MR. NEWT GINGRICH (R-GA): What the left wants to do is say we’re the party of “no.” … And so here’s what I want to ask you to encourage every candidate you know, every incumbent you know, every staff person you know, every consultant you know, I think we should decide that we’re going to be the party of “yes.”
MRS. SARAH PALIN: There is no shame in being the party of no if they’re proposing, the other side, proposing an idea that violates our values, violates our conscience, violates our Constitution. What’s wrong with being the party of no. … Or better said by the good governor of this state, he said, “The party of `no’? Nah, we’re the party of `Hell, no!'”
Gregory then asked The New York Times’ David Brooks to assess the GOP right now in terms “of mounting this challenge, figuring out where it’s going to be in 2010 and 2012”:
MR. BROOKS: You’re turning to the party of “maybe” over here. So this is a bad move for you. Listen, Palin is great TV. She’s really attractive. Gingrich is sort of great TV. He’s got a billion ideas, 600 of which are really good. But the fact is the, the Republican Party is not Palin and it’s not Gingrich. The Republican Party is Rob Portman, who’s running for senator in Ohio. It’s Mark Kirk, who’s running for, for senator in Illinois. It’s Governor Christie in New Jersey. These are the people who are actually governing. And I happen to feel we pay a little too much attention to people like Palin, who’s sort of a sub reality figure on some TV show. But these are the people that are actually running, and they’ve actually got it figured out.They’re against a lot of what Obama’s doing, but they’re the party of “yes.” They’ve got a whole series of policies. Paul Ryan from Wisconsin has–can wonk your ear off. And so that’s the real party. Palin, the tea parties–listen, the tea party movement is a movement without a structure, without an organization. No, no party, no movement like that lasts.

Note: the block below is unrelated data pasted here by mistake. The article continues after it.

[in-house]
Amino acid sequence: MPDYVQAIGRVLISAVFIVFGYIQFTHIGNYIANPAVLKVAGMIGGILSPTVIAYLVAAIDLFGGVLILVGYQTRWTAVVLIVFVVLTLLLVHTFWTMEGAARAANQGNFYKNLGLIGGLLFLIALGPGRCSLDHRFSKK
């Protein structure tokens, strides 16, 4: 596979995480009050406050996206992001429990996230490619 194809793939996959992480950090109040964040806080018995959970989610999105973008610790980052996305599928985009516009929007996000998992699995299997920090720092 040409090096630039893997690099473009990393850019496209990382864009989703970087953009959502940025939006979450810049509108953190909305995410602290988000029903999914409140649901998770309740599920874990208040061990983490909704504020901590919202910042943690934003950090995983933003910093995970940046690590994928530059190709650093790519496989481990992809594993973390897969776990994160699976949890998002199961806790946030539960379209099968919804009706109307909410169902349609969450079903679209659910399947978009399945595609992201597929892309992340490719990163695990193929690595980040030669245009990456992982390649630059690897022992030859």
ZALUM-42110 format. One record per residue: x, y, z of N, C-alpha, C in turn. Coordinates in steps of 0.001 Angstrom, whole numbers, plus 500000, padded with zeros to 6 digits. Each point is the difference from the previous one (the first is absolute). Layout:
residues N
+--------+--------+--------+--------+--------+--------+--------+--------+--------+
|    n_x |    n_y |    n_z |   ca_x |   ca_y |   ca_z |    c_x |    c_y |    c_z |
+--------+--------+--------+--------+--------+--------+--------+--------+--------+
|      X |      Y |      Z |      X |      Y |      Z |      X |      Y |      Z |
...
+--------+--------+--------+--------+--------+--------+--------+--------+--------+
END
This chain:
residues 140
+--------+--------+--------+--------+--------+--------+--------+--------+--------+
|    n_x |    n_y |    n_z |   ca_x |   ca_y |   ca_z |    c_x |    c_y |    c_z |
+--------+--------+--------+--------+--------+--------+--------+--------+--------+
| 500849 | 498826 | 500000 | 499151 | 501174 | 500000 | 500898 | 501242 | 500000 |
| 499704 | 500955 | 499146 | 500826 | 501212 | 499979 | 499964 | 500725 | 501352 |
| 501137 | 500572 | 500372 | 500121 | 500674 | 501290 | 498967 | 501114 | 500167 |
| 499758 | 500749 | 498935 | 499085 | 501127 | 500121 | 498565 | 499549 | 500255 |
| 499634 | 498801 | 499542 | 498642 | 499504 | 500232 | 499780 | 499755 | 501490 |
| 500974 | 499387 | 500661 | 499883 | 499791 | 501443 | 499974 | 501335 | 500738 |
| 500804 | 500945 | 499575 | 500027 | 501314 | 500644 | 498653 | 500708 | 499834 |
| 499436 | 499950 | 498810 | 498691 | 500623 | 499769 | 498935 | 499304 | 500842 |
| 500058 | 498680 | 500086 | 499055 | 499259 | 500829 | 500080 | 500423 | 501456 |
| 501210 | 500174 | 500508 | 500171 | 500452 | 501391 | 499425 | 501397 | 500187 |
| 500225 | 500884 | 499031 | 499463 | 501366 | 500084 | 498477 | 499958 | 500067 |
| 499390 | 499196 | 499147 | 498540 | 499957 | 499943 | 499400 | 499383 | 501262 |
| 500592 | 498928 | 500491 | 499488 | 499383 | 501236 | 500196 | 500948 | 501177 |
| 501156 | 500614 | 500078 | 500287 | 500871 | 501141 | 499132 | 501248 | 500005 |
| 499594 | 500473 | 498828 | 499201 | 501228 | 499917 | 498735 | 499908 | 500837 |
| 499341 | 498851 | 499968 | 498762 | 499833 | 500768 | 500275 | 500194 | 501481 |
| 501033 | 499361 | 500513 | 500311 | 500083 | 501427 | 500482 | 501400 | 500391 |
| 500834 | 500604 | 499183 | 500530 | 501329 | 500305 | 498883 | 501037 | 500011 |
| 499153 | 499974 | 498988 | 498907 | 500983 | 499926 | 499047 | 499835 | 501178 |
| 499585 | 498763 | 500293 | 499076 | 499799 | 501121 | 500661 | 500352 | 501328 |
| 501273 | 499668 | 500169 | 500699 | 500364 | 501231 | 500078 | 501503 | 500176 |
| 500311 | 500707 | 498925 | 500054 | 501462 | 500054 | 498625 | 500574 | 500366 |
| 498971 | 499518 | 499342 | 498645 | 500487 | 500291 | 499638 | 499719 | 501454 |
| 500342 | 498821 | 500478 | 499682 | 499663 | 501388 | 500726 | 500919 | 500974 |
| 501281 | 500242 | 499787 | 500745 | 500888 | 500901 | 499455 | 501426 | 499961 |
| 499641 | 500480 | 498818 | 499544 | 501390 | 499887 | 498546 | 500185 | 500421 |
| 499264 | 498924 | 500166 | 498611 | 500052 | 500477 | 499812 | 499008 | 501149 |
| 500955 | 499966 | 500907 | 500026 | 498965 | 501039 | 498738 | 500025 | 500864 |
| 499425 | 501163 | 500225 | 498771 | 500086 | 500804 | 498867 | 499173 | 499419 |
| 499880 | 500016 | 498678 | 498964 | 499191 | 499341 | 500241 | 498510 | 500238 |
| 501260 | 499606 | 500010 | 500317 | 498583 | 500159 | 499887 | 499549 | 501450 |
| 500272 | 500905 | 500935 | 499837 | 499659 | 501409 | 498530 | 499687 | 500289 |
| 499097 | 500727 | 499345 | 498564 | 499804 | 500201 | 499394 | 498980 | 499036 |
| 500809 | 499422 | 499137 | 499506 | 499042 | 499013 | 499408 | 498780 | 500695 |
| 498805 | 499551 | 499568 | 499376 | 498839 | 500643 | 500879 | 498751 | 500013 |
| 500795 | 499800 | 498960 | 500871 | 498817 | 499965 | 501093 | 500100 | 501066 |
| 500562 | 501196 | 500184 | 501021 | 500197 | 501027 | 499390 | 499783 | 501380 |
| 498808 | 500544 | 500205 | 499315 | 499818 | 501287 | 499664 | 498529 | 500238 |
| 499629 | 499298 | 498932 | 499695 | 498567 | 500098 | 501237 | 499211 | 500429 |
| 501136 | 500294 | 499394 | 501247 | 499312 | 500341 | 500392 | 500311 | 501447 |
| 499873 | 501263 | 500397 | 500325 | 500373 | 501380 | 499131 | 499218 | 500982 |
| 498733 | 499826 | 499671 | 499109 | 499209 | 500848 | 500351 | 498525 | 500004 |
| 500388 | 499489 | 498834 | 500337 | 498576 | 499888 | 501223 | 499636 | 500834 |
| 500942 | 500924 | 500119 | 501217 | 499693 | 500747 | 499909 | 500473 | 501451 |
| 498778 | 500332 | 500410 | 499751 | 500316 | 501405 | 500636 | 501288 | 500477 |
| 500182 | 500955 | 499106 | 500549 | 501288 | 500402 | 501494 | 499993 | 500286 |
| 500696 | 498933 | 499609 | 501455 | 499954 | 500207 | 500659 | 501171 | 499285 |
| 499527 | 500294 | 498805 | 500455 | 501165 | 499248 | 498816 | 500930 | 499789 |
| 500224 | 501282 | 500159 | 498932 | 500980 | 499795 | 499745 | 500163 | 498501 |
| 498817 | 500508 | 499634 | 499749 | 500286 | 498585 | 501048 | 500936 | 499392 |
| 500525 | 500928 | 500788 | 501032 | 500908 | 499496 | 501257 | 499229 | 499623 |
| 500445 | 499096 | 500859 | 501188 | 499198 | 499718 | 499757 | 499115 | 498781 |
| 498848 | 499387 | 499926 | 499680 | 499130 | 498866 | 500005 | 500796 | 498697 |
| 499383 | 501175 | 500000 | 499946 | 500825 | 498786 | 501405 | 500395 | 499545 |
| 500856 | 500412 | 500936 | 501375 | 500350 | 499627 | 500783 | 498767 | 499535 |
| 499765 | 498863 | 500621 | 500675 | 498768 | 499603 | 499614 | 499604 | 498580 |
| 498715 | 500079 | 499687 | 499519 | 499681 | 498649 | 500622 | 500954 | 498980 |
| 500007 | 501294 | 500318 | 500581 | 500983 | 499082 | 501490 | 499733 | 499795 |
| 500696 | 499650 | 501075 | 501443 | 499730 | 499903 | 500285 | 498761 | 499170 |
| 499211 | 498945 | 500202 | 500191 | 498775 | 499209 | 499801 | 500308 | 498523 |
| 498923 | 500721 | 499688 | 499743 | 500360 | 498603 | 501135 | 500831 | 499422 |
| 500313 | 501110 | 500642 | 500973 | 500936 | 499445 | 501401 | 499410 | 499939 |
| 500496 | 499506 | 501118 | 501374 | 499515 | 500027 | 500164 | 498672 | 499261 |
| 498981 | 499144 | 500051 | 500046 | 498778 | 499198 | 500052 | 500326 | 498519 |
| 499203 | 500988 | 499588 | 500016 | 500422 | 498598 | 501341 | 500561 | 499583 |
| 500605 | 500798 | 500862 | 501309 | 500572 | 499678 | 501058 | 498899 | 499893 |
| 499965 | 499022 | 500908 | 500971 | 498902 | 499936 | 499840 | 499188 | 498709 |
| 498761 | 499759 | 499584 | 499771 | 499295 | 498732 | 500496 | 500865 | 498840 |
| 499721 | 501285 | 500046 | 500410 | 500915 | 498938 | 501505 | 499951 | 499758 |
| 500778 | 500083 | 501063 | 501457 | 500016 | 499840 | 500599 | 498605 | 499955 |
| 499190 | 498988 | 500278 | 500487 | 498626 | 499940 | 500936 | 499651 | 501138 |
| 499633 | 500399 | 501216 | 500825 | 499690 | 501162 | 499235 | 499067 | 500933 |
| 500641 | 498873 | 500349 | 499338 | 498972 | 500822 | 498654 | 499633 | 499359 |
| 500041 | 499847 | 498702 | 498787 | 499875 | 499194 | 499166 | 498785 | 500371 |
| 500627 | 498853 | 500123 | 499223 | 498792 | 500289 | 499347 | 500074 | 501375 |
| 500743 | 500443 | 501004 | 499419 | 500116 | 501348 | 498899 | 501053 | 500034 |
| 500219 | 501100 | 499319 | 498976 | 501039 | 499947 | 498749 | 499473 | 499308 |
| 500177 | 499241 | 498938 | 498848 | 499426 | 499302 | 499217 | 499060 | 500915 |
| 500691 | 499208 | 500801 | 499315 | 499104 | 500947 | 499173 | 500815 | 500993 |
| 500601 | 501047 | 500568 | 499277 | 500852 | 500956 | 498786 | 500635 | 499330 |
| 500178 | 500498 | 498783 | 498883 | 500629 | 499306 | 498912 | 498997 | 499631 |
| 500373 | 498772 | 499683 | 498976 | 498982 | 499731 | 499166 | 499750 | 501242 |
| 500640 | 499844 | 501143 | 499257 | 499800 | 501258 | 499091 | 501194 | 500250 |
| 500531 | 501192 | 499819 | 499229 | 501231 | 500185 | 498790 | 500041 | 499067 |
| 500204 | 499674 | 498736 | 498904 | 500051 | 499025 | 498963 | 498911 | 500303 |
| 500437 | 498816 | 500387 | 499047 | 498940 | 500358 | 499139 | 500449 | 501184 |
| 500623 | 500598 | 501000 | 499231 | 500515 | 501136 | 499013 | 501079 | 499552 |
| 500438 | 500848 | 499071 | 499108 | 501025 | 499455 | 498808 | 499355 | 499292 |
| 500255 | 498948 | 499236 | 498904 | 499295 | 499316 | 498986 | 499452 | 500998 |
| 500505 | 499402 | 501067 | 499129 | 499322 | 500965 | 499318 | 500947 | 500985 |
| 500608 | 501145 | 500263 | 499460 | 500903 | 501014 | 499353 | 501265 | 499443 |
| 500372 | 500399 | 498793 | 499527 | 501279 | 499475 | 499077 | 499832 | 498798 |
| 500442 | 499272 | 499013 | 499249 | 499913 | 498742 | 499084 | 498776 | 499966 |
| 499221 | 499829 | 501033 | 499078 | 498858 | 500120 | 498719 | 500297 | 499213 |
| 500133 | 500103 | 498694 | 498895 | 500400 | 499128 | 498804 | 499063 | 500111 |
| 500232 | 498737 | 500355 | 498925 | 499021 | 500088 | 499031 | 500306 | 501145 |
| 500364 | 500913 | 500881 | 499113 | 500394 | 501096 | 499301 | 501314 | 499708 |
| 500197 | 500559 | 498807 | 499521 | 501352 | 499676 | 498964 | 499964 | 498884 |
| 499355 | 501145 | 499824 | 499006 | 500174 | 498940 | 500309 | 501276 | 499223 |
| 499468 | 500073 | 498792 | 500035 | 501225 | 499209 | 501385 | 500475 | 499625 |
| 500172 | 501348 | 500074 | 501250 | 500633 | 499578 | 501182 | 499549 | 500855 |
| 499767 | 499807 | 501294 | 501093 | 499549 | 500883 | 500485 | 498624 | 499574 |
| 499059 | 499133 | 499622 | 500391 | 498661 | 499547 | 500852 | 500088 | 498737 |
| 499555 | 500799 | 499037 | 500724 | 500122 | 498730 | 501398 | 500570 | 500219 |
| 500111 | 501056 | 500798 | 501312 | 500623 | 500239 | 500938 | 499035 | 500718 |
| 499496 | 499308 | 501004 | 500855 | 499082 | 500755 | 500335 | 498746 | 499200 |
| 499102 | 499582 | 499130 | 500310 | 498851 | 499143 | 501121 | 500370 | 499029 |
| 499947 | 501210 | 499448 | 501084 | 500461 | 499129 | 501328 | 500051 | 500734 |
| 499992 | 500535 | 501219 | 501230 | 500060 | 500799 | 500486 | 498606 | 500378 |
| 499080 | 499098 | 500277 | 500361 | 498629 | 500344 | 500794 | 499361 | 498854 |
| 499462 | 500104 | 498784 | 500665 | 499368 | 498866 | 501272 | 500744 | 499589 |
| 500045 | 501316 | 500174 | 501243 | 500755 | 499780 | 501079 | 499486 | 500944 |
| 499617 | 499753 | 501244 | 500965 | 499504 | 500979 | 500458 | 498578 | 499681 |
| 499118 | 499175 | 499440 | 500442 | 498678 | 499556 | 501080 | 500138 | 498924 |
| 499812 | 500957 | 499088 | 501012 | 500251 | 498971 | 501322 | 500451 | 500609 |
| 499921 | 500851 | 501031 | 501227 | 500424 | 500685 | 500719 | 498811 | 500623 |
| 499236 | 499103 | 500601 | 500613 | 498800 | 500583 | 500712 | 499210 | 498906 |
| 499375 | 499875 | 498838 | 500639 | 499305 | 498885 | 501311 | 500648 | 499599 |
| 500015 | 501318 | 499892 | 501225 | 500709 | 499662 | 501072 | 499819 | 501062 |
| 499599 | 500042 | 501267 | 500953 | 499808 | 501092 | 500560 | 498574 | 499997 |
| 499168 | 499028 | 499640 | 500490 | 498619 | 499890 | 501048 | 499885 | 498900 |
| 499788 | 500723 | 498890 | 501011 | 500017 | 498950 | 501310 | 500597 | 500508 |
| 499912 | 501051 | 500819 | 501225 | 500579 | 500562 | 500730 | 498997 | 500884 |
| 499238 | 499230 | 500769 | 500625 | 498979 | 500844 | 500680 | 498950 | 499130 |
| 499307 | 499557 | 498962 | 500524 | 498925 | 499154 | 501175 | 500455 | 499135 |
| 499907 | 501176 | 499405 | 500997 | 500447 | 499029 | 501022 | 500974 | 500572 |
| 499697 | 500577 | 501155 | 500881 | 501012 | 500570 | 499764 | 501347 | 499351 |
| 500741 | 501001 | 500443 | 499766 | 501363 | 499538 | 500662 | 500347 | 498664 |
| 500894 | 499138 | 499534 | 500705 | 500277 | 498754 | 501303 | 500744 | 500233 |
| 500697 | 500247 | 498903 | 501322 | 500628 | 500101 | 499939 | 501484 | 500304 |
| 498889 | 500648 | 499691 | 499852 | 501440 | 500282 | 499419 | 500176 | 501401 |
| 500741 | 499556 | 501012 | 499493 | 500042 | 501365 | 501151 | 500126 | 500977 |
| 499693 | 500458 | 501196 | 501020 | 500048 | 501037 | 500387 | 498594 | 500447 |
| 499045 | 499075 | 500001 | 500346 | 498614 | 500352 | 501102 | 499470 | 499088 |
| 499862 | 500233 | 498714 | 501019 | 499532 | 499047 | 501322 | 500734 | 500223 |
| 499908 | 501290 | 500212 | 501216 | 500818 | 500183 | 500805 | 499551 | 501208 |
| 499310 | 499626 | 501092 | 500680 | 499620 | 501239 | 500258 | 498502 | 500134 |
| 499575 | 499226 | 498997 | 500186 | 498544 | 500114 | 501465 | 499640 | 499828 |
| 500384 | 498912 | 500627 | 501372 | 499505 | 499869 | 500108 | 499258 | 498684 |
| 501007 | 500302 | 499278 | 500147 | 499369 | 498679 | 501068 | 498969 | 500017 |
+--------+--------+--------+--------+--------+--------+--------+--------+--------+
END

On This Week, the Roundtable focused on Justice John Paul Stevens’ retirement, and George Will’s opening remarks emphasized the fact that the confirmations of Supreme Court nominees were much smoother and went much faster back in the good old days. Furthermore, and as host Jake Tapper pointed out, the confirmation of Justice Stevens was the last one that wasn’t televised.
Perhaps it was easier to be bipartisan when the voters weren’t watching?
In the end, who had the most memorable phrase this Sunday? Tip of the hat to David Brooks for his description of Sarah Palin:
I happen to feel we pay a little too much attention to people like Palin, who’s sort of a sub reality figure on some TV show.
If it’s Monday, it’s Sunday talk show highlight time.
Postscript: Cokie Roberts mentioned the cartoon we picked as “Political Cartoon of the Week, April 4-10” when she described the upcoming debate on President Obama’s Supreme Court nominee.